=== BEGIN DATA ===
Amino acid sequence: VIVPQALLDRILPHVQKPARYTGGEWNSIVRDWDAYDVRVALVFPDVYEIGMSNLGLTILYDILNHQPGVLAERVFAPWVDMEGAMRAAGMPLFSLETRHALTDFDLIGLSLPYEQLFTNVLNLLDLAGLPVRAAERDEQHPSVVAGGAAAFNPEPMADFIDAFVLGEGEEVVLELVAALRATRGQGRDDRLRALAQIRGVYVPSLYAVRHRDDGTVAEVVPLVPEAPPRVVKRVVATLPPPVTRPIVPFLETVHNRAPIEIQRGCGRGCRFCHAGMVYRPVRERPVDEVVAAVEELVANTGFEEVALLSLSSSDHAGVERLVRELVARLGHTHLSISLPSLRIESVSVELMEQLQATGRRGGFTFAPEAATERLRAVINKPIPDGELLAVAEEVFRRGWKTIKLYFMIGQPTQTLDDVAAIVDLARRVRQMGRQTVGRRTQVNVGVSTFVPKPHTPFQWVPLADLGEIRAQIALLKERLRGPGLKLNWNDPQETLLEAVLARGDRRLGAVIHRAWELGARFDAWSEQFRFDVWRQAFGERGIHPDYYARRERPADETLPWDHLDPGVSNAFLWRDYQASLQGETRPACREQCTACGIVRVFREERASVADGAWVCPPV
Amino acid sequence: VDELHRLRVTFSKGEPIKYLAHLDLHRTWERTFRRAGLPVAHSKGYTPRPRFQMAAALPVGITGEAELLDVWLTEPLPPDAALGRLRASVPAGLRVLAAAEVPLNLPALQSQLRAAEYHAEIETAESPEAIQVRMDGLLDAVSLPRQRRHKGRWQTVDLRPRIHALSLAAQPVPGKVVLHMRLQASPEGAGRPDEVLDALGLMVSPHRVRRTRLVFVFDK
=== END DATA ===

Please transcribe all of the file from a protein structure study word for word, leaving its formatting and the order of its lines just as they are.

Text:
Amino acid sequence: VIVPQALLDRILPHVQKPARYTGGEWNSIVRDWDAYDVRVALVFPDVYEIGMSNLGLTILYDILNHQPGVLAERVFAPWVDMEGAMRAAGMPLFSLETRHALTDFDLIGLSLPYEQLFTNVLNLLDLAGLPVRAAERDEQHPSVVAGGAAAFNPEPMADFIDAFVLGEGEEVVLELVAALRATRGQGRDDRLRALAQIRGVYVPSLYAVRHRDDGTVAEVVPLVPEAPPRVVKRVVATLPPPVTRPIVPFLETVHNRAPIEIQRGCGRGCRFCHAGMVYRPVRERPVDEVVAAVEELVANTGFEEVALLSLSSSDHAGVERLVRELVARLGHTHLSISLPSLRIESVSVELMEQLQATGRRGGFTFAPEAATERLRAVINKPIPDGELLAVAEEVFRRGWKTIKLYFMIGQPTQTLDDVAAIVDLARRVRQMGRQTVGRRTQVNVGVSTFVPKPHTPFQWVPLADLGEIRAQIALLKERLRGPGLKLNWNDPQETLLEAVLARGDRRLGAVIHRAWELGARFDAWSEQFRFDVWRQAFGERGIHPDYYARRERPADETLPWDHLDPGVSNAFLWRDYQASLQGETRPACREQCTACGIVRVFREERASVADGAWVCPPV
Amino acid sequence: VDELHRLRVTFSKGEPIKYLAHLDLHRTWERTFRRAGLPVAHSKGYTPRPRFQMAAALPVGITGEAELLDVWLTEPLPPDAALGRLRASVPAGLRVLAAAEVPLNLPALQSQLRAAEYHAEIETAESPEAIQVRMDGLLDAVSLPRQRRHKGRWQTVDLRPRIHALSLAAQPVPGKVVLHMRLQASPEGAGRPDEVLDALGLMVSPHRVRRTRLVFVFDK